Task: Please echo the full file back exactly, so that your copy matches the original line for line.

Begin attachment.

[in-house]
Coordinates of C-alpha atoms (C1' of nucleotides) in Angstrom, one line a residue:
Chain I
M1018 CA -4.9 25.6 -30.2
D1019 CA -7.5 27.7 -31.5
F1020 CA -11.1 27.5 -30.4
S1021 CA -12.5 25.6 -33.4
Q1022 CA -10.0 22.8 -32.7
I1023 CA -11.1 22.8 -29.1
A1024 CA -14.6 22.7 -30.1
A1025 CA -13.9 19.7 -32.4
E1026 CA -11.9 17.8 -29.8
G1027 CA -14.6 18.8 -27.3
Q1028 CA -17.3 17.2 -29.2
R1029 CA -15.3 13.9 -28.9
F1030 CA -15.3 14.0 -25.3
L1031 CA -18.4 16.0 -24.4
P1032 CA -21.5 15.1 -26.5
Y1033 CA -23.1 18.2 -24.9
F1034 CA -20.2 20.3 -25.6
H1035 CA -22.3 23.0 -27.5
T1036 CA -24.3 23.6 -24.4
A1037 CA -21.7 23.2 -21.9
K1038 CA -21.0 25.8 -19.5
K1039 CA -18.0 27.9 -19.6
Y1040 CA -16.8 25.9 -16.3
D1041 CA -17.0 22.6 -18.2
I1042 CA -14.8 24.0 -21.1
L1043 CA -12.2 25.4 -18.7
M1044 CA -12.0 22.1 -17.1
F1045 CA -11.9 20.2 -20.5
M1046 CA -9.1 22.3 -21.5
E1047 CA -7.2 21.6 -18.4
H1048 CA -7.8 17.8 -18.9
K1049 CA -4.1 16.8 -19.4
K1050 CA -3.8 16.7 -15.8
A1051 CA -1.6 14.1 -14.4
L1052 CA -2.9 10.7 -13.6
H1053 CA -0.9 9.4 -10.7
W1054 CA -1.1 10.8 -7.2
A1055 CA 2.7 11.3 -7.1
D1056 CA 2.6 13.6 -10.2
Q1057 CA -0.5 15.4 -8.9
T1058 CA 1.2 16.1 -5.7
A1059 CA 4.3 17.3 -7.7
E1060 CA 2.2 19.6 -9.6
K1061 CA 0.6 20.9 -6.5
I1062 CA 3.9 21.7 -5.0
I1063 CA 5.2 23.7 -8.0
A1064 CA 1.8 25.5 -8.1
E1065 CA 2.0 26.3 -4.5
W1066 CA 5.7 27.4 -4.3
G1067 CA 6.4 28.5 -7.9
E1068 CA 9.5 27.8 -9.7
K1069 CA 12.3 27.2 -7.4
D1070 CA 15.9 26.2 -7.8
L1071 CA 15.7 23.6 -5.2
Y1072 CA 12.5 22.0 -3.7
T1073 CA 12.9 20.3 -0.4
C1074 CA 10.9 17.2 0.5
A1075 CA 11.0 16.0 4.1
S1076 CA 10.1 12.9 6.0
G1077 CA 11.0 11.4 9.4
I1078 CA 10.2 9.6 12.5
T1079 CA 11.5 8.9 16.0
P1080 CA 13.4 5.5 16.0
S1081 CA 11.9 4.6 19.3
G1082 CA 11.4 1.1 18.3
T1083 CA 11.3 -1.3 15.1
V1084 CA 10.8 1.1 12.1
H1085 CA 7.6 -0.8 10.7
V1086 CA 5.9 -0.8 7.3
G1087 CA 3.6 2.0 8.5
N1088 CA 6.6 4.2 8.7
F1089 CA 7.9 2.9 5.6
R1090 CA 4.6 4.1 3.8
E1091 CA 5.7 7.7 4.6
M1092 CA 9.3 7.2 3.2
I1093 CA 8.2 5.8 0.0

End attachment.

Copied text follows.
[in-house]
Coordinates of C-alpha atoms (C1' of nucleotides) in Angstrom, one line a residue:
Chain I
M1018 CA -4.9 25.6 -30.2
D1019 CA -7.5 27.7 -31.5
F1020 CA -11.1 27.5 -30.4
S1021 CA -12.5 25.6 -33.4
Q1022 CA -10.0 22.8 -32.7
I1023 CA -11.1 22.8 -29.1
A1024 CA -14.6 22.7 -30.1
A1025 CA -13.9 19.7 -32.4
E1026 CA -11.9 17.8 -29.8
G1027 CA -14.6 18.8 -27.3
Q1028 CA -17.3 17.2 -29.2
R1029 CA -15.3 13.9 -28.9
F1030 CA -15.3 14.0 -25.3
L1031 CA -18.4 16.0 -24.4
P1032 CA -21.5 15.1 -26.5
Y1033 CA -23.1 18.2 -24.9
F1034 CA -20.2 20.3 -25.6
H1035 CA -22.3 23.0 -27.5
T1036 CA -24.3 23.6 -24.4
A1037 CA -21.7 23.2 -21.9
K1038 CA -21.0 25.8 -19.5
K1039 CA -18.0 27.9 -19.6
Y1040 CA -16.8 25.9 -16.3
D1041 CA -17.0 22.6 -18.2
I1042 CA -14.8 24.0 -21.1
L1043 CA -12.2 25.4 -18.7
M1044 CA -12.0 22.1 -17.1
F1045 CA -11.9 20.2 -20.5
M1046 CA -9.1 22.3 -21.5
E1047 CA -7.2 21.6 -18.4
H1048 CA -7.8 17.8 -18.9
K1049 CA -4.1 16.8 -19.4
K1050 CA -3.8 16.7 -15.8
A1051 CA -1.6 14.1 -14.4
L1052 CA -2.9 10.7 -13.6
H1053 CA -0.9 9.4 -10.7
W1054 CA -1.1 10.8 -7.2
A1055 CA 2.7 11.3 -7.1
D1056 CA 2.6 13.6 -10.2
Q1057 CA -0.5 15.4 -8.9
T1058 CA 1.2 16.1 -5.7
A1059 CA 4.3 17.3 -7.7
E1060 CA 2.2 19.6 -9.6
K1061 CA 0.6 20.9 -6.5
I1062 CA 3.9 21.7 -5.0
I1063 CA 5.2 23.7 -8.0
A1064 CA 1.8 25.5 -8.1
E1065 CA 2.0 26.3 -4.5
W1066 CA 5.7 27.4 -4.3
G1067 CA 6.4 28.5 -7.9
E1068 CA 9.5 27.8 -9.7
K1069 CA 12.3 27.2 -7.4
D1070 CA 15.9 26.2 -7.8
L1071 CA 15.7 23.6 -5.2
Y1072 CA 12.5 22.0 -3.7
T1073 CA 12.9 20.3 -0.4
C1074 CA 10.9 17.2 0.5
A1075 CA 11.0 16.0 4.1
S1076 CA 10.1 12.9 6.0
G1077 CA 11.0 11.4 9.4
I1078 CA 10.2 9.6 12.5
T1079 CA 11.5 8.9 16.0
P1080 CA 13.4 5.5 16.0
S1081 CA 11.9 4.6 19.3
G1082 CA 11.4 1.1 18.3
T1083 CA 11.3 -1.3 15.1
V1084 CA 10.8 1.1 12.1
H1085 CA 7.6 -0.8 10.7
V1086 CA 5.9 -0.8 7.3
G1087 CA 3.6 2.0 8.5
N1088 CA 6.6 4.2 8.7
F1089 CA 7.9 2.9 5.6
R1090 CA 4.6 4.1 3.8
E1091 CA 5.7 7.7 4.6
M1092 CA 9.3 7.2 3.2
I1093 CA 8.2 5.8 0.0